Murdoch Green Economy Series with Professor Jennifer Verduin

5 April 2024

A seminar series focusing on sustainability and environmental impact.

Date: Monday, May 6 2024
Time: 4 pm to 6 pm
Venue: 1880 Members Club, Level 3, 1 Nanson Road, Singapore 238909      Registration:

Seagrass, an ancient marine ecosystem originating from terrestrial grass over 70 million years ago, stands as one of the planet’s most diverse and crucial ecosystems.

Its significance lies in its many-sided contributions: combatting climate change, ensuring food security, protecting coastlines, providing nursery grounds, enriching biodiversity, and filtering water, to name but a few.

Seagrass meadows, characterised by expanses of green, grass-like shoots and flowers, offer a powerful nature-based solution to climate change.

Despite covering a mere 0.1% of the ocean floor, they sustain coastal communities and bolster ocean biodiversity. However, seagrass habitats face imminent peril, and are experiencing a decline globally since the 1930s.

Currently, 7% of seagrass habitat is lost annually, underscoring the urgent need for conservation efforts to preserve this invaluable ecosystem.

About the speaker: 

Professor Jennifer Verduin is a keen oceanographer with a passion for seagrass ecosystems. One of the key reasons that attracts Jennifer to the field of oceanography is its interdisciplinary nature, which allows her to explore various aspects of the marine environment.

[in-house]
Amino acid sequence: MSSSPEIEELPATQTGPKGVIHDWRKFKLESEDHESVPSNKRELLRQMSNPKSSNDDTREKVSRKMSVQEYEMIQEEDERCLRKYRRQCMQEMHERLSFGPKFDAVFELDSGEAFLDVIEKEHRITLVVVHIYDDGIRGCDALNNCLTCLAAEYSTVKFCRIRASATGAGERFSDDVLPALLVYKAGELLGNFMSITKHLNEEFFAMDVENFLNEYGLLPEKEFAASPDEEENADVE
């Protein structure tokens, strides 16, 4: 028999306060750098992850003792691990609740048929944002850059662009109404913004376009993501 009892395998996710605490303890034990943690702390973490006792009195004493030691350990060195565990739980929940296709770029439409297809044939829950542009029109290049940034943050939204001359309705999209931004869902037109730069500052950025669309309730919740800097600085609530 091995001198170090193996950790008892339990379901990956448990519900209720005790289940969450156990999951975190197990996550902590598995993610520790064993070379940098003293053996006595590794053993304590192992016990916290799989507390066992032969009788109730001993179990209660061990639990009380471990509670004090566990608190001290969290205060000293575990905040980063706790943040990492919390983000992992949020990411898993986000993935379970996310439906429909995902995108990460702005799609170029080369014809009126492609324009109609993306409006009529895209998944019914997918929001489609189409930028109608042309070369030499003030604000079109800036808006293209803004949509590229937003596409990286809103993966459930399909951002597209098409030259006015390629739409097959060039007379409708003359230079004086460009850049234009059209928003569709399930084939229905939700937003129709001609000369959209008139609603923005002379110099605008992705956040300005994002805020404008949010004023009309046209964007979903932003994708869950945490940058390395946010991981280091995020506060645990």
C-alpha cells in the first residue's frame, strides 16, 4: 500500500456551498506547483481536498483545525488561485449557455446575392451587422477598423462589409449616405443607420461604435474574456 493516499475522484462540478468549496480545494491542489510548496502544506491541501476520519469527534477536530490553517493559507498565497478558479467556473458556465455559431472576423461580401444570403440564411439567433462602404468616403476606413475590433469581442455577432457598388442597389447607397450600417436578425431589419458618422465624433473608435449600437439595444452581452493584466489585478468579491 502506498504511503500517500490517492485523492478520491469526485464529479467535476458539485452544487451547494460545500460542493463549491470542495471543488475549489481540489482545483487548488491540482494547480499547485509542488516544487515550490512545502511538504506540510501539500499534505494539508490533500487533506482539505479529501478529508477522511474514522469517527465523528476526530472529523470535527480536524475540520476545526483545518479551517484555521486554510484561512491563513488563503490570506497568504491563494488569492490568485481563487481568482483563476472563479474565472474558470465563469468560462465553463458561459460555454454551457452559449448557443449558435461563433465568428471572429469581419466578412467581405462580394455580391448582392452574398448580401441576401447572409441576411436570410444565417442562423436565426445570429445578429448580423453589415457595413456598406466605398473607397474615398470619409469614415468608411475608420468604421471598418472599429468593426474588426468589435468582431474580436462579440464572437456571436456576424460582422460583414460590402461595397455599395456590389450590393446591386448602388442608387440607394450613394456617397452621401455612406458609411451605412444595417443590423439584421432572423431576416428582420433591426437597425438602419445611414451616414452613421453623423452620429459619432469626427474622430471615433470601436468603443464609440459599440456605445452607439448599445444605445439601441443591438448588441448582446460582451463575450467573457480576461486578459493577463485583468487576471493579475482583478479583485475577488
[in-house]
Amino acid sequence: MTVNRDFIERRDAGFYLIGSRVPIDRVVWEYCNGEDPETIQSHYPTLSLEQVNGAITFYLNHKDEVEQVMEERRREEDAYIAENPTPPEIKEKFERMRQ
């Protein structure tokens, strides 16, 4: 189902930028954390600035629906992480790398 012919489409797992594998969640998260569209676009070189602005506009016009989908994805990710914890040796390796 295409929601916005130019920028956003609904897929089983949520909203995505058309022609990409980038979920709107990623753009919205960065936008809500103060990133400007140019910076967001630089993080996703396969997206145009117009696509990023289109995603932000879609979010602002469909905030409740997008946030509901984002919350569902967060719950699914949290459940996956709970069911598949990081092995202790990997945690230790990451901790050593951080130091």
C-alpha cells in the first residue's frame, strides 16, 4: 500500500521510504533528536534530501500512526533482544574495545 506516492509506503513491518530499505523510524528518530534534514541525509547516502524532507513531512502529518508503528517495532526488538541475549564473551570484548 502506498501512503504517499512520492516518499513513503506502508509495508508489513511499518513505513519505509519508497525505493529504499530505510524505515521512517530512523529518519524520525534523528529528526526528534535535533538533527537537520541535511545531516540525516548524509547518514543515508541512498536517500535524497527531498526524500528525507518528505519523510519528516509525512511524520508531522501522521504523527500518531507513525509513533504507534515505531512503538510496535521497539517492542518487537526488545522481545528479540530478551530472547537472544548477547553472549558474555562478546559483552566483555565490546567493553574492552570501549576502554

Professor Verduin has a particular interest in the interface between physics and biology. She has developed a deep understanding of the effects of coastal hydrodynamics on benthic vegetation and structures.

Her research encompasses the study of physical processes that shape seagrass habitats, such as water flow and sediment transport as well as climate trends and implications, and how these processes interact with biological processes that support seagrass growth and reproduction in coastal marine environments.

Aside from Professor Jennifer Verduin’s research, she is also an enthusiastic educator and an advocate for hands-on learning. Recognising the practical applications of oceanography, she strives to provide students with engaging educational experiences.

At Murdoch, she teaches an oceanography unit on a tall ship, utilising the interdisciplinary nature of the field to provide students with a comprehensive understanding of the ocean. This approach allows students to not only learn about the physical and biological processes that shape the ocean, but also gain an appreciation for the historical, cultural, and social aspects of oceanography.

Past speakers include:

Our Algae Future with Professor Navid Moheimani